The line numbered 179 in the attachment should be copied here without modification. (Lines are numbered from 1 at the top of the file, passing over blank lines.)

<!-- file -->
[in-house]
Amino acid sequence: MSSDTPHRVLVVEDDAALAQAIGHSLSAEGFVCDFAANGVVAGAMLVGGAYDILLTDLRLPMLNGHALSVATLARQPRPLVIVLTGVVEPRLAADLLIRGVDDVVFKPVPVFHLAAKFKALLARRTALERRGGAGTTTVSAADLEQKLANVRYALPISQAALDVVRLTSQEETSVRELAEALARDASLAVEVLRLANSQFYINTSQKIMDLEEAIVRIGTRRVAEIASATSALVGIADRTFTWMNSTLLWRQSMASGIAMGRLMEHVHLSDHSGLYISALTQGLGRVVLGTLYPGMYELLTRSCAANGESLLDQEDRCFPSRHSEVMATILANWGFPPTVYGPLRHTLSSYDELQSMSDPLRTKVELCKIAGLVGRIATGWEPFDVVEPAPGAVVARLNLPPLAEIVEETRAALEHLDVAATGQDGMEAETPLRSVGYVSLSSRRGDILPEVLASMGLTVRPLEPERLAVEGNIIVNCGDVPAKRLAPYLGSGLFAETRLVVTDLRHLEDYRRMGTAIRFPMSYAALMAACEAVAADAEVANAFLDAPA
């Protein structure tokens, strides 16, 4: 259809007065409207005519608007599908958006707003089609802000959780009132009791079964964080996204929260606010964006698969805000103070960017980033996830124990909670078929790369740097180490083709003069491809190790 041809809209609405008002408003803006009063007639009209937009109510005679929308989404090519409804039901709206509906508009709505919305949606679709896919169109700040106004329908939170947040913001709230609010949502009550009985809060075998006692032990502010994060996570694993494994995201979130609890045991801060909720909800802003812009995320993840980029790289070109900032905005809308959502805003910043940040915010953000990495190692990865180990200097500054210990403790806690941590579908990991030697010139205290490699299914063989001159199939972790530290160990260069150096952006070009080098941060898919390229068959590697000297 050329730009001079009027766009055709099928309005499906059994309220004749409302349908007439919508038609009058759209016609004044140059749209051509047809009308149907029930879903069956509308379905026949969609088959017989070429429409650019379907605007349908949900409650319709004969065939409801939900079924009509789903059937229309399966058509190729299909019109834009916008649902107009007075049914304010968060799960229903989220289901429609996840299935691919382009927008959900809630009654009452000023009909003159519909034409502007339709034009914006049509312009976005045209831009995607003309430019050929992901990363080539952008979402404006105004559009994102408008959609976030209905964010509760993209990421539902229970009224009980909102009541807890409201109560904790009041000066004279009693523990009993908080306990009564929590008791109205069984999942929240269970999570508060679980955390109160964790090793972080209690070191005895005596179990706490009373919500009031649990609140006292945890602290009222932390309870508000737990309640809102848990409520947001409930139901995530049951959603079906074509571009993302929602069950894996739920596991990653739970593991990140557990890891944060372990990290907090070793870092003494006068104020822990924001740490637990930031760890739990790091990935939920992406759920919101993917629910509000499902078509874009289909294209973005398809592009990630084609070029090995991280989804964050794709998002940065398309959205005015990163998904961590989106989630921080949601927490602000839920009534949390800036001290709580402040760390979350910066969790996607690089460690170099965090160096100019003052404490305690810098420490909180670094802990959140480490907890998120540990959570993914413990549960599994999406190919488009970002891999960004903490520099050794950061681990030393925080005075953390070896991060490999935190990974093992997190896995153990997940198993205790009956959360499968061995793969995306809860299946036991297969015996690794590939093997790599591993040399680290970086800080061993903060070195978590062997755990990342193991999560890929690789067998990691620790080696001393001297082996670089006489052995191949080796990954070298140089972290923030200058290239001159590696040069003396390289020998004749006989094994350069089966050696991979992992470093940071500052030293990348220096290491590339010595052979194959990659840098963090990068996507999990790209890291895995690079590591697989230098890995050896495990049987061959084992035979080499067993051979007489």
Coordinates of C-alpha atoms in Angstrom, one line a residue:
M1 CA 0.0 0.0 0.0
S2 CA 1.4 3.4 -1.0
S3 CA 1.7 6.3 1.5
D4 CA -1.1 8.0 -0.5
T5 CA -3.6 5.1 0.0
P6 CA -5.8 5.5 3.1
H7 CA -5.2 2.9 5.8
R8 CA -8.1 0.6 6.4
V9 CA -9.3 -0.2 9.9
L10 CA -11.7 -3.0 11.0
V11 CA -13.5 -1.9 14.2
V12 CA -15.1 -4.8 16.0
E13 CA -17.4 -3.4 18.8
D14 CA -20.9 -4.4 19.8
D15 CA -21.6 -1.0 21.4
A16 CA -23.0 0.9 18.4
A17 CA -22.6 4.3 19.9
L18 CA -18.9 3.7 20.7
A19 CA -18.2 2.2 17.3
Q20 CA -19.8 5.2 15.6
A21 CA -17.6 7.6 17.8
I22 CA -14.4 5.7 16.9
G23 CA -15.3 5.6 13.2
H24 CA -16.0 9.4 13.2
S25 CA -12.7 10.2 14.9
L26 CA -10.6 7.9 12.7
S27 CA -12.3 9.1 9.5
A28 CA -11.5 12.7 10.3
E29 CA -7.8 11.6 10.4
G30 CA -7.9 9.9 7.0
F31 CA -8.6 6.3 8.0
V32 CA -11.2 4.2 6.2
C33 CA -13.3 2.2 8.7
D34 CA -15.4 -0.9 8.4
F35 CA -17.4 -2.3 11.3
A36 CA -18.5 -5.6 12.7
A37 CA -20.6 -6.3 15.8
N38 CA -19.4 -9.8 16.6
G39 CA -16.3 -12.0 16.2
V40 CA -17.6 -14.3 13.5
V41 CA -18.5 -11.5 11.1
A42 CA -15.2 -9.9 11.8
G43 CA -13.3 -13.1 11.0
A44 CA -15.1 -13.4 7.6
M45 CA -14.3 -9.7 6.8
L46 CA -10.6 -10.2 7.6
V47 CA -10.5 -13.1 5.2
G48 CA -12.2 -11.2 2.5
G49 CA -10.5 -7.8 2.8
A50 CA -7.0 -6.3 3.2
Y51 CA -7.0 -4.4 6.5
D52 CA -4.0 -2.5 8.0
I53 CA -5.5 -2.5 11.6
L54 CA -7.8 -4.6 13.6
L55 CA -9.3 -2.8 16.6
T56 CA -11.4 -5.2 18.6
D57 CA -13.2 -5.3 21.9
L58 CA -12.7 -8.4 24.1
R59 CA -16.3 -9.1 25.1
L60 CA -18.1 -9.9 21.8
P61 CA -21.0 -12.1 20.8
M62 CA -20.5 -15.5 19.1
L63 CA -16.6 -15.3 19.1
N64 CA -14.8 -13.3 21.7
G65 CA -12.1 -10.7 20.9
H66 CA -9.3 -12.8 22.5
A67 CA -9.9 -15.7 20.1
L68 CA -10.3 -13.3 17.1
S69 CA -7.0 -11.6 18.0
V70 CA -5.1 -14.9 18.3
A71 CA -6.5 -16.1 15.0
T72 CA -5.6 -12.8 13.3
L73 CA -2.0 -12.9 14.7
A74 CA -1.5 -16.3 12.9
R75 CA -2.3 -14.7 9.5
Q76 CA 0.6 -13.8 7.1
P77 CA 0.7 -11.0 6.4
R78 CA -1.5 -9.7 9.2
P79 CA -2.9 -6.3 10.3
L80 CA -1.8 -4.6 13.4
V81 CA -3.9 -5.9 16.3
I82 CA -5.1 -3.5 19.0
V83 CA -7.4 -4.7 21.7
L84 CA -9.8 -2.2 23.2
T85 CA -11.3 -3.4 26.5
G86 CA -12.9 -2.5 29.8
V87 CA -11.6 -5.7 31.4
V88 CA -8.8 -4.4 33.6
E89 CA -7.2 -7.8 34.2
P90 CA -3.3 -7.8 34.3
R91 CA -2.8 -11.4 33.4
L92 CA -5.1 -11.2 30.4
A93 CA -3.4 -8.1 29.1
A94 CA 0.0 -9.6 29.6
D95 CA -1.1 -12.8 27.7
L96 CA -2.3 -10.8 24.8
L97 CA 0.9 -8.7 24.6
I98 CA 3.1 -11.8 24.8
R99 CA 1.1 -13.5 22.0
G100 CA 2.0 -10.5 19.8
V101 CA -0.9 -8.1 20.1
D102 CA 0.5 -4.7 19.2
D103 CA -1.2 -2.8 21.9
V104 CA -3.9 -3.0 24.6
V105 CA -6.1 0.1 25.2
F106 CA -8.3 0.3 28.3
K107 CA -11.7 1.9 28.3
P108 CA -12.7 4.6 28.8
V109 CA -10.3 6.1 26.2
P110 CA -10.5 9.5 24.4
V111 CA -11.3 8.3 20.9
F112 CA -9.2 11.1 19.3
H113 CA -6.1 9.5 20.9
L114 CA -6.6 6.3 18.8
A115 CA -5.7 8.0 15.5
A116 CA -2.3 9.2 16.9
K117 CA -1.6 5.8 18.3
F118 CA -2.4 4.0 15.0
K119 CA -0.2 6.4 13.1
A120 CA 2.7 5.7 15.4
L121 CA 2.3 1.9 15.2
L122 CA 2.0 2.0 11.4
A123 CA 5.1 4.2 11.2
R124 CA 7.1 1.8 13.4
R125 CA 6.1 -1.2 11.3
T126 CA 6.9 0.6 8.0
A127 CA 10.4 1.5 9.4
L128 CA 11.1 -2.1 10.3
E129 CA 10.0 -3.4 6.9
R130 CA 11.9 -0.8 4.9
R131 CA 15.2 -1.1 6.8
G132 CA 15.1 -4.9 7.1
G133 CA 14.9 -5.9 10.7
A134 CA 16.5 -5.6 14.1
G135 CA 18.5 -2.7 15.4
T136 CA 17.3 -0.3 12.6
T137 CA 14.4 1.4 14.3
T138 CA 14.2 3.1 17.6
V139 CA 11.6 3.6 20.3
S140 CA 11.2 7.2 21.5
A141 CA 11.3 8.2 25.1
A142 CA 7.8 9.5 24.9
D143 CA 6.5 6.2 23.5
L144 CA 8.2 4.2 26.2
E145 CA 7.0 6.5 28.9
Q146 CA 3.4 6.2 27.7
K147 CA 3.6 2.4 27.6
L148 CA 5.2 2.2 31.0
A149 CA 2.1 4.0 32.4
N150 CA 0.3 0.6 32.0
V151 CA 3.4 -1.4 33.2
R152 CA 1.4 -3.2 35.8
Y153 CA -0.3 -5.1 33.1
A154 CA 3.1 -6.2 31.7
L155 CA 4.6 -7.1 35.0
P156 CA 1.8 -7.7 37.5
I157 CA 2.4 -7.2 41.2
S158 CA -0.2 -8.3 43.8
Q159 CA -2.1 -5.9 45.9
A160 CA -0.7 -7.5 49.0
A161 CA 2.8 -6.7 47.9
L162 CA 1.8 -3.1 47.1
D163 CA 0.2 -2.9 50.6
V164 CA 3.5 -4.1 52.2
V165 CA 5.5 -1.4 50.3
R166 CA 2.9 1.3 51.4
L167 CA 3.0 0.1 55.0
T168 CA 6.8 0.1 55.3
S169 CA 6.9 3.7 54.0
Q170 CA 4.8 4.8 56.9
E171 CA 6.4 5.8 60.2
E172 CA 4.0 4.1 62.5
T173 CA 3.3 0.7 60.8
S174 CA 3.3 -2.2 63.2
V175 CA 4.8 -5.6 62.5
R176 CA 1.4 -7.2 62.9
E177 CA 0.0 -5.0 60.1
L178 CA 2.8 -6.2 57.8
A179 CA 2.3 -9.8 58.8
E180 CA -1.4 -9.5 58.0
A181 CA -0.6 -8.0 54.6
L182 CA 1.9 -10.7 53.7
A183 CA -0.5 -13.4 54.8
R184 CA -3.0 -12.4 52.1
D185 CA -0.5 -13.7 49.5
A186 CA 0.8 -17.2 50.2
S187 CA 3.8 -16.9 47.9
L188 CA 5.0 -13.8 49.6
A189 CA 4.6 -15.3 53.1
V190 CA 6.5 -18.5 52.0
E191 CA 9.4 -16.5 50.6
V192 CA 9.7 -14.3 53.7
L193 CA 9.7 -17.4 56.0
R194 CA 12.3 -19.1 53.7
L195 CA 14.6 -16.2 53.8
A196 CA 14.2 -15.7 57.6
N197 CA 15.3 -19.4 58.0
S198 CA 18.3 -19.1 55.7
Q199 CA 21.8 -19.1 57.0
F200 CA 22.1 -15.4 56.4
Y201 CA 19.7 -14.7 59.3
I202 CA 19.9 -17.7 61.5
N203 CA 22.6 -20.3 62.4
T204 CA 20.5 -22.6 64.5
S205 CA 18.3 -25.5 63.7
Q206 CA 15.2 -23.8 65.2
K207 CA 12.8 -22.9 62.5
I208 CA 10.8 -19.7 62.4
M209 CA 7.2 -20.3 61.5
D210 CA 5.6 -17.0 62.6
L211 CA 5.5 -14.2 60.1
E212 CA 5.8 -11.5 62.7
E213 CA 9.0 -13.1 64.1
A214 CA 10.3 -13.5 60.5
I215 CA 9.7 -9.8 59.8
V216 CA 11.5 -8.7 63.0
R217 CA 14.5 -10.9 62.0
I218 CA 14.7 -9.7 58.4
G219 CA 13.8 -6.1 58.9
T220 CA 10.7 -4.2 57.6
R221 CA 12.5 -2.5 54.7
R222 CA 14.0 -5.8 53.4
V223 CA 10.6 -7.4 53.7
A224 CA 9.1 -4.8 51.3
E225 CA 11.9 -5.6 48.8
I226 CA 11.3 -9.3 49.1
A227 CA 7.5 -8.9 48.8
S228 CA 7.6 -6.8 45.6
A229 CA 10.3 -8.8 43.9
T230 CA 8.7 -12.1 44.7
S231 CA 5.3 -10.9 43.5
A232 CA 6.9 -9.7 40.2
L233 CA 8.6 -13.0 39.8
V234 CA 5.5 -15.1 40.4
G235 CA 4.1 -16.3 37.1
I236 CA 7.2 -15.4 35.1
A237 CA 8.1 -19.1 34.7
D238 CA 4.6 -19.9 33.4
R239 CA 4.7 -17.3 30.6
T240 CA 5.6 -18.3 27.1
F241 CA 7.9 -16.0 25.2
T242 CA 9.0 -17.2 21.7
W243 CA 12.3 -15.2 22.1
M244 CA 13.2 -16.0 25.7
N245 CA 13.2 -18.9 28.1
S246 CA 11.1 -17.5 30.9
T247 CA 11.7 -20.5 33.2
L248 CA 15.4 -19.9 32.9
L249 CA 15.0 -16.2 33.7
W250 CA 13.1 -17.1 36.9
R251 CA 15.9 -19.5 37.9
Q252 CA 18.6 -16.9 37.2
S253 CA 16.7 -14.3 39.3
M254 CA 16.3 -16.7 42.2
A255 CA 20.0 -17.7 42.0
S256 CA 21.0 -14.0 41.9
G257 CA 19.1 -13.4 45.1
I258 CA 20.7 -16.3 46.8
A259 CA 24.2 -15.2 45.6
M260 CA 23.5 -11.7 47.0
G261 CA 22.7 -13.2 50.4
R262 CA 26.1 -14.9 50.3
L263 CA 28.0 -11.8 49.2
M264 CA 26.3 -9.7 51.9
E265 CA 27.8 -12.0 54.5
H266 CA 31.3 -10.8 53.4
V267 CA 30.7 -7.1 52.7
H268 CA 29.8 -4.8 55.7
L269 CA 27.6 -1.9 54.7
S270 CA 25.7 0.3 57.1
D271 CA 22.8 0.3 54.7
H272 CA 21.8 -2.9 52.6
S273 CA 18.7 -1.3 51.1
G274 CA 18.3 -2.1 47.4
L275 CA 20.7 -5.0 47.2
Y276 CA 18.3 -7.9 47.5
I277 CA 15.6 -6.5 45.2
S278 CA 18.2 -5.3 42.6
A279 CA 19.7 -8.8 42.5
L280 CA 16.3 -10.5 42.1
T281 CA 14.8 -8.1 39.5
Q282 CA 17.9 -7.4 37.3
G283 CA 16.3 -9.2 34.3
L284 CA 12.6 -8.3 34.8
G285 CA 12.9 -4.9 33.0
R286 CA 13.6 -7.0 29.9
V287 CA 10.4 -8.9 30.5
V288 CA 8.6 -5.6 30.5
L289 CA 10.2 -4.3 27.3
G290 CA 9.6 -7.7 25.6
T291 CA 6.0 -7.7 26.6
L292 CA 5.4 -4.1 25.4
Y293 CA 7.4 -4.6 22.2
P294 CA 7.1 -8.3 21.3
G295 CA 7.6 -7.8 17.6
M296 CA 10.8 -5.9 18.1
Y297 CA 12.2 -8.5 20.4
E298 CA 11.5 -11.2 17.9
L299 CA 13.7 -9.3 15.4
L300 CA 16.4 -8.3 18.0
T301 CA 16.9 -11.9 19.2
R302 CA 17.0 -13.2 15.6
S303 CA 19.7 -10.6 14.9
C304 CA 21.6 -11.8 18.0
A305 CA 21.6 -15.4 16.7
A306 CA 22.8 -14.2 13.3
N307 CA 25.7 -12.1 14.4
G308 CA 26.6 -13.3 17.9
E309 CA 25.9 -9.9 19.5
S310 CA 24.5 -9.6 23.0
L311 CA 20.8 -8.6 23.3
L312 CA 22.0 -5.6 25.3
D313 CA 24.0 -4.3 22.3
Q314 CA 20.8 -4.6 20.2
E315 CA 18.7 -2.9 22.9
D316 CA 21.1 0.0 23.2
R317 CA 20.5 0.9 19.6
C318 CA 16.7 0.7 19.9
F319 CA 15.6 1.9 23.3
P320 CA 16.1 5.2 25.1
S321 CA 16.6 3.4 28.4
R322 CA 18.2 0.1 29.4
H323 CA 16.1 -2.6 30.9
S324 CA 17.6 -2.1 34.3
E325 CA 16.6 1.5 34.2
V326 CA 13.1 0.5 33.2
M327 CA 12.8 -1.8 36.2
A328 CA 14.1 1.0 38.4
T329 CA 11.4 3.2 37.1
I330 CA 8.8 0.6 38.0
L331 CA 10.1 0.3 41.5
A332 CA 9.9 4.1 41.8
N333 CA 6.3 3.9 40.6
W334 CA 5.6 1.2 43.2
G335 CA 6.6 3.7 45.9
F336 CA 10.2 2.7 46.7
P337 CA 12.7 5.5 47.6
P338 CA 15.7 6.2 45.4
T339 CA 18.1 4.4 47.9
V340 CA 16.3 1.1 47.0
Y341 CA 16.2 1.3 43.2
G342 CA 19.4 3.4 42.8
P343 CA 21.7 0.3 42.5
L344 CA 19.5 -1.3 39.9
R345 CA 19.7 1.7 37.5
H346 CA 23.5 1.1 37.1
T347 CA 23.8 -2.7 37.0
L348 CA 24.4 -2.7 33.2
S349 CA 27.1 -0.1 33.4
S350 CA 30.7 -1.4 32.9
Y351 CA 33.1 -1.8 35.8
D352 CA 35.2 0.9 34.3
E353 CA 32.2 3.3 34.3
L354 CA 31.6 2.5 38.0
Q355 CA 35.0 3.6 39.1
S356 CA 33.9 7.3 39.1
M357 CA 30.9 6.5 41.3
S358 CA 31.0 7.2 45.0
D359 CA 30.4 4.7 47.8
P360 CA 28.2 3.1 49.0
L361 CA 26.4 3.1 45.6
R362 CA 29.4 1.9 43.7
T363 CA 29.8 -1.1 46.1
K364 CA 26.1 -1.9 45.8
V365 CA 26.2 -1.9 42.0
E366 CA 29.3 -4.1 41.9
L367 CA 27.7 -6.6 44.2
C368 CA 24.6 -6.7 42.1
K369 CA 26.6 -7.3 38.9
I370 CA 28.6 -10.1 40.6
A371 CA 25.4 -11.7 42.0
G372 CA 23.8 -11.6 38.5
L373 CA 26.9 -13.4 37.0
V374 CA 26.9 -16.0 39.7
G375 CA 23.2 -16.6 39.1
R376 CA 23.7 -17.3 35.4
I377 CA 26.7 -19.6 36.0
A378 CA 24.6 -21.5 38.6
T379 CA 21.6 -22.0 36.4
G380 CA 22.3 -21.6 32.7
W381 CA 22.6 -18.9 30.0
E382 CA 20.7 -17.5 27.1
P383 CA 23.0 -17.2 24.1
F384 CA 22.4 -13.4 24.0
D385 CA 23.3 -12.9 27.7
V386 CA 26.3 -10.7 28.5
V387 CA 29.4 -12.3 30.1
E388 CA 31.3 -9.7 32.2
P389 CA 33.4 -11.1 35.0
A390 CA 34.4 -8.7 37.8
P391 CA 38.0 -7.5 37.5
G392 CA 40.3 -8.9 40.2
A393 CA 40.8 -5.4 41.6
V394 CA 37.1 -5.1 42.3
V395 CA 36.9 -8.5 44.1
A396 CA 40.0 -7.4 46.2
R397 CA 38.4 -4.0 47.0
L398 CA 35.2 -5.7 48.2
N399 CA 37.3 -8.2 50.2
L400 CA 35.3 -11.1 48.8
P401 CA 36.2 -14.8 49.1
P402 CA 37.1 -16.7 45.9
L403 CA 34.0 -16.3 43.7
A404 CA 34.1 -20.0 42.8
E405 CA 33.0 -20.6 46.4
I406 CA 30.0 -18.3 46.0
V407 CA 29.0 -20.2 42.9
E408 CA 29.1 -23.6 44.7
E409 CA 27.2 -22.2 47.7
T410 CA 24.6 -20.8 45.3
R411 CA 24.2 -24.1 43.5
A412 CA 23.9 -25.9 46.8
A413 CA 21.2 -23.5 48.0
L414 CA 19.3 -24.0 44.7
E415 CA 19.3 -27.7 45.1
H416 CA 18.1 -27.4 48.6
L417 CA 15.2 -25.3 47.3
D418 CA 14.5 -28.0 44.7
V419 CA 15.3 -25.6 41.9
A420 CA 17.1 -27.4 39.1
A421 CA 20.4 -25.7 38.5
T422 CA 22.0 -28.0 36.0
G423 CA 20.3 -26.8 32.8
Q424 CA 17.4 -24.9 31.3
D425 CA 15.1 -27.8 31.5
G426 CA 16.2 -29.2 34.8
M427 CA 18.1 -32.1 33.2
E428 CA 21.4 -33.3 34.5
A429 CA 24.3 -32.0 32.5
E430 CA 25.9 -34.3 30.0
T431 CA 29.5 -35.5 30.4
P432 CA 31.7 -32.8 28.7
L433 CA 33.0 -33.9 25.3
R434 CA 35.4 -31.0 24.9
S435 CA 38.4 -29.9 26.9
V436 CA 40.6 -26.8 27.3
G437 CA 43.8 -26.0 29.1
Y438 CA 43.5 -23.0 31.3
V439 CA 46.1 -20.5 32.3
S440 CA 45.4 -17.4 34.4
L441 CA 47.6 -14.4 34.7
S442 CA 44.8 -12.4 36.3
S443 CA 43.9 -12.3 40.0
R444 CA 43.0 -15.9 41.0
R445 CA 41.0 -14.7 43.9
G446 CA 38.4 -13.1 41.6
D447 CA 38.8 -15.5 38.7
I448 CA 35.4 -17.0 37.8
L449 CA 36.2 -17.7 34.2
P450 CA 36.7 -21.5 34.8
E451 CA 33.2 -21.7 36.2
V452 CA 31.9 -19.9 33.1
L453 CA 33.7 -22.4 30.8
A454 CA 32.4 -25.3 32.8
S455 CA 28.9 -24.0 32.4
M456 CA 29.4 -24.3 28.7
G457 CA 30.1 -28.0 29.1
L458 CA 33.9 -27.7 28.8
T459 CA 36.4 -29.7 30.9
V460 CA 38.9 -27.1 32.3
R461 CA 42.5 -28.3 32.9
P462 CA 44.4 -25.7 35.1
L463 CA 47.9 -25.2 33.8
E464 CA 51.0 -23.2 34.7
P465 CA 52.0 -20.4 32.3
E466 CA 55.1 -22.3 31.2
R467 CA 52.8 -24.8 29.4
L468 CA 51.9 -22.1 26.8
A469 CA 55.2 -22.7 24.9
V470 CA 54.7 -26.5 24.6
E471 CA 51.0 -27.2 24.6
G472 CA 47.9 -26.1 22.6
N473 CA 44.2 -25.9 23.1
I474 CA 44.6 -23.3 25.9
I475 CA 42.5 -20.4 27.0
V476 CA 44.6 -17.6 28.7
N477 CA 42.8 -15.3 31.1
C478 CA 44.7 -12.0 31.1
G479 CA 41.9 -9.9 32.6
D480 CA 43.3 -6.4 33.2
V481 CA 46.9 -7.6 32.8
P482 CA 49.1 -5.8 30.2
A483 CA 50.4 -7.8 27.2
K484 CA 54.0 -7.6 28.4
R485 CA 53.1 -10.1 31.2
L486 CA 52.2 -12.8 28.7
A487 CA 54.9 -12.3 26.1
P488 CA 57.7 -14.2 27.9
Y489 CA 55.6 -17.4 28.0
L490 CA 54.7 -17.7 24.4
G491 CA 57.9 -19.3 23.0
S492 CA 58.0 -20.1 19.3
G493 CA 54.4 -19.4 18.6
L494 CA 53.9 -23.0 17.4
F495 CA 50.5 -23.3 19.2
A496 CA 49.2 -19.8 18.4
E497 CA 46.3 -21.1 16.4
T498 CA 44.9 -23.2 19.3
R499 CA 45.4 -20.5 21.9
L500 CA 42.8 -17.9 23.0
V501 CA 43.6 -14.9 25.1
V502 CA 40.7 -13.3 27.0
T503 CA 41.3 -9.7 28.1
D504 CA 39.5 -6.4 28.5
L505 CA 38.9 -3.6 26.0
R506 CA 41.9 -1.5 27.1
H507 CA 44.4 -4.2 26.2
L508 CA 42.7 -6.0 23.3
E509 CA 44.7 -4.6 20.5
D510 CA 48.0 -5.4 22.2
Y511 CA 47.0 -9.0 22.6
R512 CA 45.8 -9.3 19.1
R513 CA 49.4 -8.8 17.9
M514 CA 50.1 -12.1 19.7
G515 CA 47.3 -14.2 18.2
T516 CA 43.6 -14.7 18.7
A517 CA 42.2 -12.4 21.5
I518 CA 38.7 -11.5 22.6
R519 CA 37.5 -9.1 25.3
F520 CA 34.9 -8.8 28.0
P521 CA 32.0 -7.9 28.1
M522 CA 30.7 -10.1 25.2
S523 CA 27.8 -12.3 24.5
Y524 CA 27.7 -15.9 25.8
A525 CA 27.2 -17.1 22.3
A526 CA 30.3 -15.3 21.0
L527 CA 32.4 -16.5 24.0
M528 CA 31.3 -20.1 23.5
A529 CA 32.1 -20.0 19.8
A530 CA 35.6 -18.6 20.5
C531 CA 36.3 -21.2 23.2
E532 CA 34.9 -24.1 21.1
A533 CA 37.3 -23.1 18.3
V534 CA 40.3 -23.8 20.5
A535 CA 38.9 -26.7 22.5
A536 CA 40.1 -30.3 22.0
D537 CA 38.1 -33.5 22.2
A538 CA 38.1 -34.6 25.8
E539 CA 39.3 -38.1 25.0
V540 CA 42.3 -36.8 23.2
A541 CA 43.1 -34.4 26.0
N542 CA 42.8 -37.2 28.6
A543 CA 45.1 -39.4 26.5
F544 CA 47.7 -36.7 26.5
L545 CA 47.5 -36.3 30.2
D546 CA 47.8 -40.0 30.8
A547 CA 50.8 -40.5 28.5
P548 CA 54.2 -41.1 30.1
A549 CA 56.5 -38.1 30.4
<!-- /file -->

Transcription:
V175 CA 4.8 -5.6 62.5